No Reason to Make People Choose

Zero versus sum: 

The Green New Deal (GND) remains controversial within much of the labor community, particularly among those in the manufacturing and extractive sectors who fear mass job losses or the dissolution of their entire industries. For them, and for coal miners in particular, the focus is on the idea of a “just transition” — a means of transitioning away from fossil fuels and toward renewable energy in a way that will create good-paying new jobs and viable career paths, and won’t leave them high and dry when the last mine closes.

The GND resolution does come with a universal jobs guarantee, but the thought of taking job-training classes or switching careers in middle age can be an understandably tough pill to swallow for someone who’s spent their entire working life underground. Despite these real complications, detractors of the GND often resort to the disingenuous, divisive tactic of pitting coal miners against environmentalists, as if it’s a zero-sum political game instead of gambling with the future of the planet. These critics act as though the miners as a monolith don’t care about the climate crisis, which certainly isn’t the case; while some unions still have their reservations, the growing support for the GND among miners and labor in general paints a different picture.

Here’s the thing. You could take what Jeff Bezos blows on lunch and use it to pay every single coal miner currently employed or on pension from a coal company their exact same salary for the rest of their natural lives, thus ensuring that nobody has to lose out when we need to save the dang planet or even move a factory.

There’s no reason why everybody who works someplace has to get screwed when an industry goes under. They wouldn’t even need to “learn to code” or whatever glib shit we’re yelling at people these days. They could retire right now and live lives they enjoyed for a little more than their bosses spend in Vegas brothels on the annual “company retreat.”

So sure, job training and health insurance and support for a career switch if that’s what people want, but let’s be realistic about what people need to live decent lives in the places they live, and just, like, give them that money as part of the cost of saving the earth. There’s no need to overcomplicate this and/or make it seem like a person who’s already their ass off down in the hole should now work even harder at something else for the last 10-15 years of their career.

We’re a very wealthy country and we could afford to say look, we recognize that it is not fair that you have to lose out on your livelihood because the companies you work for have exhausted their usefulness. We recognize that we are asking you to sacrifice more than most in order to change the way we do things, and we can compensate you accordingly.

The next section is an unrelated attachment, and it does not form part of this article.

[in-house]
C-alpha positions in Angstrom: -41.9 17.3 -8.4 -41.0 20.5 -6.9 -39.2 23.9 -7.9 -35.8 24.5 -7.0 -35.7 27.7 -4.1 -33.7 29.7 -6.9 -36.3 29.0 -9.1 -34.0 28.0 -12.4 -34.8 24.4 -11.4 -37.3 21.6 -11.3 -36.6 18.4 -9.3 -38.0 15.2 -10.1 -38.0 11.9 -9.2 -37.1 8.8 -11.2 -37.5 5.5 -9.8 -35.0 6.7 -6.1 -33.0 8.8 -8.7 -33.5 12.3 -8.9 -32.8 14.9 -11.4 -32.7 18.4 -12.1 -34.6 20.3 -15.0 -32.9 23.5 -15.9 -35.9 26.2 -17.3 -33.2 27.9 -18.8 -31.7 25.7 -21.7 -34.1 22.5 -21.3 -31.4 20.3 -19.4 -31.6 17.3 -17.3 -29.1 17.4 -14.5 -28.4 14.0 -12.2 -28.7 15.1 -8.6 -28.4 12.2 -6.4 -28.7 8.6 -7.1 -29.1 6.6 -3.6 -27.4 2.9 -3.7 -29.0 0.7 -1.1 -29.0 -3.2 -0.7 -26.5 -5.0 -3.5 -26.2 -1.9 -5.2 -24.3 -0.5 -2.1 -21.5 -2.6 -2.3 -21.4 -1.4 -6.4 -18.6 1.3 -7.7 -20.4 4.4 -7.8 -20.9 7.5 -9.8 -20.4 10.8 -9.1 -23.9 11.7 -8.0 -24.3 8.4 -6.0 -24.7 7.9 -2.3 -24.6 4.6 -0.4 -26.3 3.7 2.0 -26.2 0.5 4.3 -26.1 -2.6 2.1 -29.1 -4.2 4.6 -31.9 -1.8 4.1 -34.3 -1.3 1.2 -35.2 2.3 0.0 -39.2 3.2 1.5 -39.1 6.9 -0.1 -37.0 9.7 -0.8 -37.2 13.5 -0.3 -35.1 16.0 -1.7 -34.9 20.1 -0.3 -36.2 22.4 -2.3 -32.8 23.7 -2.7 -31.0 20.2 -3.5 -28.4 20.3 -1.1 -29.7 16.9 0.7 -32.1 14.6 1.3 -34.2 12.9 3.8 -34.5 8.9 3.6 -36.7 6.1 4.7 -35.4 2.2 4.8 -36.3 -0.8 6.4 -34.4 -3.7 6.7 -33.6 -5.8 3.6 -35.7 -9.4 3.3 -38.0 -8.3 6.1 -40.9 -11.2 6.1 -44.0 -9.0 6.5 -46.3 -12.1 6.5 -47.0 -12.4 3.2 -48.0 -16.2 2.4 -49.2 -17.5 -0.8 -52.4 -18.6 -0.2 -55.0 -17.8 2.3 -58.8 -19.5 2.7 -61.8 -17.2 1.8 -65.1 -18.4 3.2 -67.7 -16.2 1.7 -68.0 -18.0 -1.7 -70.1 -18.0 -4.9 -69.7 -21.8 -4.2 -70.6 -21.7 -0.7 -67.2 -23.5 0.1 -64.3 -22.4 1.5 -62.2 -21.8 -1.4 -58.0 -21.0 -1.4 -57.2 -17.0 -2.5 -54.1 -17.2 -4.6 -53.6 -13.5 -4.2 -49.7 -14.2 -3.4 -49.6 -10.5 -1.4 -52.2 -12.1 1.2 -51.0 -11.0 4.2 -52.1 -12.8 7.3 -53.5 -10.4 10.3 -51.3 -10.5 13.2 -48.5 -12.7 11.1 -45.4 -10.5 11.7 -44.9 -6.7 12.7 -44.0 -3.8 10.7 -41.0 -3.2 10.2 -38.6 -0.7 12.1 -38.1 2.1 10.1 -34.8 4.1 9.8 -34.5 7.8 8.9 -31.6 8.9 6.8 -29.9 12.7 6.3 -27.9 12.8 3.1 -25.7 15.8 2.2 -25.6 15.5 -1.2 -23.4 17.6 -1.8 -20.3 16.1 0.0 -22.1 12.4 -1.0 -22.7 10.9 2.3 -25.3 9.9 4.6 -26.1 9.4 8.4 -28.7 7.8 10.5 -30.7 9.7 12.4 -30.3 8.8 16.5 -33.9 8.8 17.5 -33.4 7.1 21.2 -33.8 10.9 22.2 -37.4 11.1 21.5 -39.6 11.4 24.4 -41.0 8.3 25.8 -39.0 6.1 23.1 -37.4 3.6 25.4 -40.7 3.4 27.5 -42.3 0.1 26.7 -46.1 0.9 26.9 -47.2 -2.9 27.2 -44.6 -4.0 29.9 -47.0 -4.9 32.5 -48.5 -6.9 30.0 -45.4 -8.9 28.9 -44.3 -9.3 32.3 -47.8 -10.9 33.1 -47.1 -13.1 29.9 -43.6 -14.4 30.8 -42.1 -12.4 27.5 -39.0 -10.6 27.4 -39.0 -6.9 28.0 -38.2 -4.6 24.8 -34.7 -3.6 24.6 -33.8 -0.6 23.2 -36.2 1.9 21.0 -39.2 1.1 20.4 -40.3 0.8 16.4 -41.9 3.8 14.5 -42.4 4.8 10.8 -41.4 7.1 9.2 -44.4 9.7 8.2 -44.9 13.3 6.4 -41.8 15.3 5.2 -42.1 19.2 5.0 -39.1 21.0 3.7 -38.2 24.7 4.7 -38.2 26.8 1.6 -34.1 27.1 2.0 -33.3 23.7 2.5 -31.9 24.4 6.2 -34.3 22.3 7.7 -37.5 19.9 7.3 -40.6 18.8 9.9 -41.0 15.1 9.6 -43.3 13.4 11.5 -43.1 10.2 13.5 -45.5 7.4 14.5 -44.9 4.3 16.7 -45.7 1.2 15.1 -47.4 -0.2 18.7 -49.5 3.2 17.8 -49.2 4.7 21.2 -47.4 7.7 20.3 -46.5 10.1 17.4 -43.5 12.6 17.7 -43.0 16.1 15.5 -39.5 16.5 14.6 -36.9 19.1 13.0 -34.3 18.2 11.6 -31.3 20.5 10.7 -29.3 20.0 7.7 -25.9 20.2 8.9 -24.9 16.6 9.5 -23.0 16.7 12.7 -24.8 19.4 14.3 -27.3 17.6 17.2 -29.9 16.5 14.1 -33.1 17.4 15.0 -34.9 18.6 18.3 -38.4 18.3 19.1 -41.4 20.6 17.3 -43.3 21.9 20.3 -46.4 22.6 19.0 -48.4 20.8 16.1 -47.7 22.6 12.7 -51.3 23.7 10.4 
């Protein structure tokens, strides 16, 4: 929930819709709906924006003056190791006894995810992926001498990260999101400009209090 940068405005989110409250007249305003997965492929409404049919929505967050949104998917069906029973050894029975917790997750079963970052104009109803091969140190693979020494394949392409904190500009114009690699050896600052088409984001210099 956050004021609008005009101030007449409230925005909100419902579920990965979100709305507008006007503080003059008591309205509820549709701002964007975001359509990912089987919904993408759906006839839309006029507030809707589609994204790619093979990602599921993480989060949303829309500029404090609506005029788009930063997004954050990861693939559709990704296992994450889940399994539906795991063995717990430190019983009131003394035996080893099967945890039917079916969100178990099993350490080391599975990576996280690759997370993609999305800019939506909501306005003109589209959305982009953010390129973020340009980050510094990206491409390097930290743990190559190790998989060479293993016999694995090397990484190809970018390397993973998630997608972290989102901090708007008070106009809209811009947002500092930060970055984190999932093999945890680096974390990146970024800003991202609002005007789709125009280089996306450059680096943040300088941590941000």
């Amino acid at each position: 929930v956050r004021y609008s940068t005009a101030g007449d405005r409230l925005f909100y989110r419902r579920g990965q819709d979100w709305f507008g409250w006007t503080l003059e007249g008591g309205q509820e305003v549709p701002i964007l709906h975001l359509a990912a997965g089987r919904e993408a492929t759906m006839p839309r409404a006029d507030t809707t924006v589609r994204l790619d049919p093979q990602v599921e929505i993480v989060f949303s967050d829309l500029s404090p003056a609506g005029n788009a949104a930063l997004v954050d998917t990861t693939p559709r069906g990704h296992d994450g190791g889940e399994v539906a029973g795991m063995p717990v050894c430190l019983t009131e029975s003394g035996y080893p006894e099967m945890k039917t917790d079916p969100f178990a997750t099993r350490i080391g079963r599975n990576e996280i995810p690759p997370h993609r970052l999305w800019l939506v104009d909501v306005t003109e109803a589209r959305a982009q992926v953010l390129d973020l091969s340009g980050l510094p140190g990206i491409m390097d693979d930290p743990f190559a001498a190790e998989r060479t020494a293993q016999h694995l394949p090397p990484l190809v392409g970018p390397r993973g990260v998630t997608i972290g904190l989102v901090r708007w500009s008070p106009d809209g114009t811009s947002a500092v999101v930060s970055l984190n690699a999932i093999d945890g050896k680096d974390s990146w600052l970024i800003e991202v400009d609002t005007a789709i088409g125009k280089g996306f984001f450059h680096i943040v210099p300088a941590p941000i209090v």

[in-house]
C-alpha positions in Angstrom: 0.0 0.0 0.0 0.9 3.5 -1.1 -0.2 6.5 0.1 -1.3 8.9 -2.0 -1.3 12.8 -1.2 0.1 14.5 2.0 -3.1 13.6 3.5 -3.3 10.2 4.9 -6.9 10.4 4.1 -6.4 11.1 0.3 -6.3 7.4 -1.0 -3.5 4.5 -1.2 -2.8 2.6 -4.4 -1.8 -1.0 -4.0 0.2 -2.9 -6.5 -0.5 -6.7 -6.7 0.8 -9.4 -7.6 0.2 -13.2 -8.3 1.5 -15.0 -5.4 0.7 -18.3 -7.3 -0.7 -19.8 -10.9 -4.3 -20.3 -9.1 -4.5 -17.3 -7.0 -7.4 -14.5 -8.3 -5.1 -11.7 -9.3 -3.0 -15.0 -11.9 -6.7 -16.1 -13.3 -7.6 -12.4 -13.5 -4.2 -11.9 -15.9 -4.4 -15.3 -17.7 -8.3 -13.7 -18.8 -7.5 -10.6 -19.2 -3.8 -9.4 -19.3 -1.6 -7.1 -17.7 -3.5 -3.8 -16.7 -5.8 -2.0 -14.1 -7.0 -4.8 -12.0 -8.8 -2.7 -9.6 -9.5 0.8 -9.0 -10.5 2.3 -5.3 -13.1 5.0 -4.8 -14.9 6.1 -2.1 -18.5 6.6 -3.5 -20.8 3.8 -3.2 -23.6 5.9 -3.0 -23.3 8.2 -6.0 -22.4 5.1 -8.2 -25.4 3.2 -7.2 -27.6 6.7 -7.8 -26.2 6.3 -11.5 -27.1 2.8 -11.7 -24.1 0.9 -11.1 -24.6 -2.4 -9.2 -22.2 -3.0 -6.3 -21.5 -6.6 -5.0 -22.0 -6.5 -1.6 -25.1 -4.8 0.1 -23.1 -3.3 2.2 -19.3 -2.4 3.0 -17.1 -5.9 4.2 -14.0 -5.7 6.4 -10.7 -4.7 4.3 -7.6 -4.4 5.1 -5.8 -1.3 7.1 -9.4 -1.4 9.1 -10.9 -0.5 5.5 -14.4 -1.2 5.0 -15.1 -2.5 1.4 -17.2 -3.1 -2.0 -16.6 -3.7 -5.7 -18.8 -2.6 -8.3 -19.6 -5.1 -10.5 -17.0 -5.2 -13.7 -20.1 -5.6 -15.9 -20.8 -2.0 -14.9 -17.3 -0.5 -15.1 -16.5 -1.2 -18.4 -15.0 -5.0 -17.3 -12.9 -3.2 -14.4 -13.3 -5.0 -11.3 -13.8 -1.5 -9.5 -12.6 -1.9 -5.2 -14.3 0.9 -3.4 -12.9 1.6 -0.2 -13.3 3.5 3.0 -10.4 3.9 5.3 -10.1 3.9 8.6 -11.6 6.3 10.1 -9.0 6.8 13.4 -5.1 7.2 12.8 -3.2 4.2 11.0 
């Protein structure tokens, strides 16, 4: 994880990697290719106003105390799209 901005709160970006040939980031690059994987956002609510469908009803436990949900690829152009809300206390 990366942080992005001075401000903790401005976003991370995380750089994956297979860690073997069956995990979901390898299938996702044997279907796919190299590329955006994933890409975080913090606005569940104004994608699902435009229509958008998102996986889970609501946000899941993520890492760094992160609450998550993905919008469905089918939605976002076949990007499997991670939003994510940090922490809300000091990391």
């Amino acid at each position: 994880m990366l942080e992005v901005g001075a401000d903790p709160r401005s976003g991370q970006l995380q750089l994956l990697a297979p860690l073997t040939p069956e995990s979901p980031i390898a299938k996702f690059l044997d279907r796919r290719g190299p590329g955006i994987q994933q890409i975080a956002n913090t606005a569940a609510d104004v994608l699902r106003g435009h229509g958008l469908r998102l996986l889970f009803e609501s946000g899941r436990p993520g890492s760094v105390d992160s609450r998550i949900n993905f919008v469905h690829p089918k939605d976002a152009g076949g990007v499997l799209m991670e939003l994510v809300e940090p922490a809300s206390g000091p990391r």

We could give every coal miner in the United States $1 million for less than it cost to make that Avatar movie. We could afford that tomorrow and I’m tired of pretending we can’t so that people get mad at the Sierra Club or whoever, meanwhile we’re out here nuking the hurricanes.


2 thoughts on “No Reason to Make People Choose

  1. Coal mines can (and should!) be converted to use for pumped energy storage. It’ll take experienced miners to make that happen.

    Wind and solar needs to have some good energy storage, so fit the pieces together, GNDites!

  2. This is an interesting concept. I’m not a huge fan of paying people to exist, and would rather take an approach where the revenue taken from a region when, as in this case, the mines close, be injected into that regional economy instead of into the individuals. This would support multiplier effect jobs and tax revenues, both of which create more jobs themselves.
    I also feel that a completely new approach to job re-training is necessary. We are still where we were when Maryland (as well as other states’) farmers lost the revenue from tobacco production were told, ‘well, grow corn!’, with no consideration to the dollar yield from tobacco is so much higher that what it is from corn. We need to see that there is no simple solution to this.
    I doubt that one day will come and every mine will suddenly close. We have, therefore, a gradual immersion here, where time and other resources can be spent on this transition.
    The fact is that coal production has been going down down down for decades, so this transition has been happening on its own. We need to nurture it, provide resources and guidance.
    Lets us do get at it.

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